Apparatuses of self-regulation

The Scrum methodology offers teams tools that help them to plan the project, such as Backlogs to give an overview of what still needs to be done, Planning Poker to create time estimates and Burn Down Charts to see what tasks are completed and to see if the team is still on schedule.

Vilém Flusser argues in the essay “The Apparatus” that tools in the classical sense (like hammers, scissors and needles) are extensions of human capacities and help to give new forms to (natural) things. As Flusser argues they ‘inform’, like the needle and the scissors help the shoemaker to make shoes (Flusser, 22).

The tools offered by the Scrum methodology extend our capacities in the sense that they help us to generate forecasts and give insight in the progress of the project. But what do they inform? Perhaps it is more suitable to ask ‘who’ do they inform. These tools are used to produce mindsets for self regulation. From a cybernetic point of view Scrum teams act like self regulating systems, adjusting pace, direction and definition of the project without outside influence.

Typical Burn Down Chart

Typical Burn Down Chart
Source: CC license

The Product Backlog serves as a roadmap, guiding the team through a set of requirements to finish the project. These requirements are called ‘user stories’ and should be seen as possible sites of entropy that need to be regulated. Regulation is done in two ways, primarily by prioritizing the user stories, secondly by awarding effort points to each user story. Making them manageable allowing the Burn Down Chart to give an overview of the pace of the work.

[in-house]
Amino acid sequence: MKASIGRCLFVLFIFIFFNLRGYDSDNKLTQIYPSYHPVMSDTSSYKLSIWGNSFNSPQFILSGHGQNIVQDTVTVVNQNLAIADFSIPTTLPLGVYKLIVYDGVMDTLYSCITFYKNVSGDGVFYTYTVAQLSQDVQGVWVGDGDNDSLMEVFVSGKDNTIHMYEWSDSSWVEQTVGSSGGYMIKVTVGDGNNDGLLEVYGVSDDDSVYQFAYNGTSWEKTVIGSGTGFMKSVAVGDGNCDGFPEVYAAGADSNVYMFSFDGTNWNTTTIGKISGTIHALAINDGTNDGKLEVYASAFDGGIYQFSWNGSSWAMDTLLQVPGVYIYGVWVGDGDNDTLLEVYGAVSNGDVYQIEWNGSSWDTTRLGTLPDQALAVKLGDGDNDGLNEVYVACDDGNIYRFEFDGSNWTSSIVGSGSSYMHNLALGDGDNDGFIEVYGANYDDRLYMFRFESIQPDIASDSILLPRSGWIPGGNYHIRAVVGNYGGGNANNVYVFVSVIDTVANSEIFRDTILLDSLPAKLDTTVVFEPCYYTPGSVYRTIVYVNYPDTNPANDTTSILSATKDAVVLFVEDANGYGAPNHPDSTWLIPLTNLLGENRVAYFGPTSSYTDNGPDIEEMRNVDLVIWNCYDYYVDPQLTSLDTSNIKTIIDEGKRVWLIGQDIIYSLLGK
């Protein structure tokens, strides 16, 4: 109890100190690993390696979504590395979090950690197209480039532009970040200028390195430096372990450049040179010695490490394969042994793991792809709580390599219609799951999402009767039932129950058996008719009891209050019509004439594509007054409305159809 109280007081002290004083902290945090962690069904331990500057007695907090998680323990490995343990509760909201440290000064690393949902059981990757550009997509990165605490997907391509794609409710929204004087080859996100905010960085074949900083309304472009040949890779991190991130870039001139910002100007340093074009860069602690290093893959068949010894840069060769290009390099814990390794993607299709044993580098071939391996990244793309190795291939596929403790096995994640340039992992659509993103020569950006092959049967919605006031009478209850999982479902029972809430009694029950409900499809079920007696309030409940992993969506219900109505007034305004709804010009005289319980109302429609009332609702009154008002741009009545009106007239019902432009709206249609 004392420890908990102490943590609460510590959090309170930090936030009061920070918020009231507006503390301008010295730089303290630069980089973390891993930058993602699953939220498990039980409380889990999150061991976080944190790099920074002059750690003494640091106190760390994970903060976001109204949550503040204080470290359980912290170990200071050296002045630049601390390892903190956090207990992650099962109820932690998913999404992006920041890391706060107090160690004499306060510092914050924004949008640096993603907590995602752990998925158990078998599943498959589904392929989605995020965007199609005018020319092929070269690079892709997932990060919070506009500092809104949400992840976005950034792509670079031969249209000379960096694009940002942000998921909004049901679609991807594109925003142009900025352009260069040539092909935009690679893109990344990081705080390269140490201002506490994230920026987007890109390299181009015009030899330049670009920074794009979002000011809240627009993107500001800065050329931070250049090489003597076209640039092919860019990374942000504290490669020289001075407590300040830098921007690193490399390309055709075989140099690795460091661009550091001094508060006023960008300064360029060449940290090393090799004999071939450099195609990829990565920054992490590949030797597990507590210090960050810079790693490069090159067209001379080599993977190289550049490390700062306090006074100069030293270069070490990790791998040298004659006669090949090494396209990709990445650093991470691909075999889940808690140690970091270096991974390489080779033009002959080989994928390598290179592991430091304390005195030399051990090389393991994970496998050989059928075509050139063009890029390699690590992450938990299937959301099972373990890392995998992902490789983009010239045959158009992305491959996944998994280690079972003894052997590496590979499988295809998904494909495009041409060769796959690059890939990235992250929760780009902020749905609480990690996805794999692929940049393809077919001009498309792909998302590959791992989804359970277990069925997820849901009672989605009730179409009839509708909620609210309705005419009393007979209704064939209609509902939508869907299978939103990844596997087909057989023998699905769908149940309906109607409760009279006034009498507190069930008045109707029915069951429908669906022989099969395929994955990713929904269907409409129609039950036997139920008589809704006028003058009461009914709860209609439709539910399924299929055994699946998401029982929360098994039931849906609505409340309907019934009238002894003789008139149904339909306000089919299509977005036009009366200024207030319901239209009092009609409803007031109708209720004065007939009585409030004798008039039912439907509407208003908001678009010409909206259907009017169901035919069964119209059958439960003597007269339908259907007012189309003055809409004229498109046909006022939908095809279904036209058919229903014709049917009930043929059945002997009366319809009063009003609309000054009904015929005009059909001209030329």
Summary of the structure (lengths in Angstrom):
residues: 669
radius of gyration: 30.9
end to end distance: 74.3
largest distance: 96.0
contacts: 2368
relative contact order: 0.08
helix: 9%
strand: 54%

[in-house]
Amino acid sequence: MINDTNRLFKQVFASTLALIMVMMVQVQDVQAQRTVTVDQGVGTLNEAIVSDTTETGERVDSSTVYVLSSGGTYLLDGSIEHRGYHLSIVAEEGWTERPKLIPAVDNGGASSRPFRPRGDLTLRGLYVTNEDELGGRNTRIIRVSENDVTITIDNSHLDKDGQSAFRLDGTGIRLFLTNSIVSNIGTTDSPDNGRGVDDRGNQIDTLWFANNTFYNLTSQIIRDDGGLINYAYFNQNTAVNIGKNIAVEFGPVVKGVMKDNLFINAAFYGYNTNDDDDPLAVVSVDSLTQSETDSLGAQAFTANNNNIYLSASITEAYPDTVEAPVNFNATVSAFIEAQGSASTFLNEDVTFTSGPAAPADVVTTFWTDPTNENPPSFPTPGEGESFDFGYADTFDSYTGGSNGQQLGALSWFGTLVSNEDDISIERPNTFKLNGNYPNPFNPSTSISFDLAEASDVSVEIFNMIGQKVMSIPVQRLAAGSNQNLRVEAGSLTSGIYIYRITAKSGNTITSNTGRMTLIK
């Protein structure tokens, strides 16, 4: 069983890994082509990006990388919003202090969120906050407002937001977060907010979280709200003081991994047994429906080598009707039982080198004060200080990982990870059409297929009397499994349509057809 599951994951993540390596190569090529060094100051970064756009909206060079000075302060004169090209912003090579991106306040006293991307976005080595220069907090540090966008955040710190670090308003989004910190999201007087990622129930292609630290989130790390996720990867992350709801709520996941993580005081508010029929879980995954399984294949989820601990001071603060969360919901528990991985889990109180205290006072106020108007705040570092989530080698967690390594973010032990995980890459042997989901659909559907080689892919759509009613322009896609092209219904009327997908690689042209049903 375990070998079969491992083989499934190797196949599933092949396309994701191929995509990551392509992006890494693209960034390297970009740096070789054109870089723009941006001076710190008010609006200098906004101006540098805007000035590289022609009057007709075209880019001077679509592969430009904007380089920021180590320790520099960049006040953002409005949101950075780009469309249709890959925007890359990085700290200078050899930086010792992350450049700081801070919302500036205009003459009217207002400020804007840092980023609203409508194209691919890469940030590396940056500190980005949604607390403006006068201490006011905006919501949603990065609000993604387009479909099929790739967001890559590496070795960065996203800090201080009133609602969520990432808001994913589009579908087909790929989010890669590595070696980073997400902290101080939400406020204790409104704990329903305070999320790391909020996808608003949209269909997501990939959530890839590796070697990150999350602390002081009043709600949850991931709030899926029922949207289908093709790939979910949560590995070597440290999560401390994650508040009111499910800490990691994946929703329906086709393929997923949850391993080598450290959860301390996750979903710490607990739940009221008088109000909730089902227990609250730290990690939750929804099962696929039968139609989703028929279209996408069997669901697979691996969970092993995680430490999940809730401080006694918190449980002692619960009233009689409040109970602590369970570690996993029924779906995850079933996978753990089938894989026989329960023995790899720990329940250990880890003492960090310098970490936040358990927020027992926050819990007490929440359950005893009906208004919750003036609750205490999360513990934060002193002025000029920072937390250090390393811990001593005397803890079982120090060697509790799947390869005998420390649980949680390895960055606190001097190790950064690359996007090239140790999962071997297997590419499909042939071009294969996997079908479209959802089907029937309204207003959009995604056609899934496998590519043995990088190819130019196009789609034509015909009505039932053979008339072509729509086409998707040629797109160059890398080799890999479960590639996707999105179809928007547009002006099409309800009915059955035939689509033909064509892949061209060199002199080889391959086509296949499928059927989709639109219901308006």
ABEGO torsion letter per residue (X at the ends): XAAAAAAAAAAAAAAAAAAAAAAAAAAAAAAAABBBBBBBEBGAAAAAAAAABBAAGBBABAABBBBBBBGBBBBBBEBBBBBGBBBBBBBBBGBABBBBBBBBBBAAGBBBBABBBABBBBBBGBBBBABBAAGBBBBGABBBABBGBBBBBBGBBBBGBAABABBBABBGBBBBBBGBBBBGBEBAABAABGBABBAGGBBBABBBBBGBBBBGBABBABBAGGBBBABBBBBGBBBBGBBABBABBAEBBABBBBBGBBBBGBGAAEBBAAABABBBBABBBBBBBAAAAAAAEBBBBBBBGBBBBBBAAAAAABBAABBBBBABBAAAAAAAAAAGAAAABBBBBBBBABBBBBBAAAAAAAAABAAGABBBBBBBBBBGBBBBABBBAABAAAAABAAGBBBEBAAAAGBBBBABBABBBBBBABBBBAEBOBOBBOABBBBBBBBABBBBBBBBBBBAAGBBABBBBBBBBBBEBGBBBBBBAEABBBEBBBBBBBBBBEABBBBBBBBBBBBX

scrum todo board

Typical Back Log of a sprint
Source: CC license


Scum is an agile framework that through short sprints and its non hierarchical team structure offers a Bazaar like development process.  Scrum by design is a self-correcting system and therefore not as open as the open-source Bazaar style.  So we should see Scrum as a commune that preaches openness and equality on the surface, while enforcing a strict regime that applies to all team members. This manifests itself in the strict Scrum events and tools which produces mindsets for self regulation. Although flexible, Scrum does not allow for projects to fork, the Product Owner has some control over the final result and is often driven by commercial interests.


Flusser, Vilém. “The Apparatus.” Towards a Philosophy of Photography. London: Reaktion, 2000. N. pag. Print.

Raymond, Eric S. The Cathedral & the Bazaar: Musings on Linux and Open Source by an Accidental Revolutionary. O’Reilly, 2008. Print.

Schwaber, Ken, and Jeff Sutherland. The Scrum Guide The Definitive Guide to Scrum: The
Rules of the Game., 2011.

Takeuchi, Hirotaka, and Ikujiro Nonaka. “The new new product development game.” Harvard business review 64.1 1986: 137-146. Print.

Further reading

Sutherland, Jeff. “Agile development: Lessons learned from the first scrum.” Cutter Agile Project Management Advisory Service: Executive Update 5.20. 2004: 1-4. Print.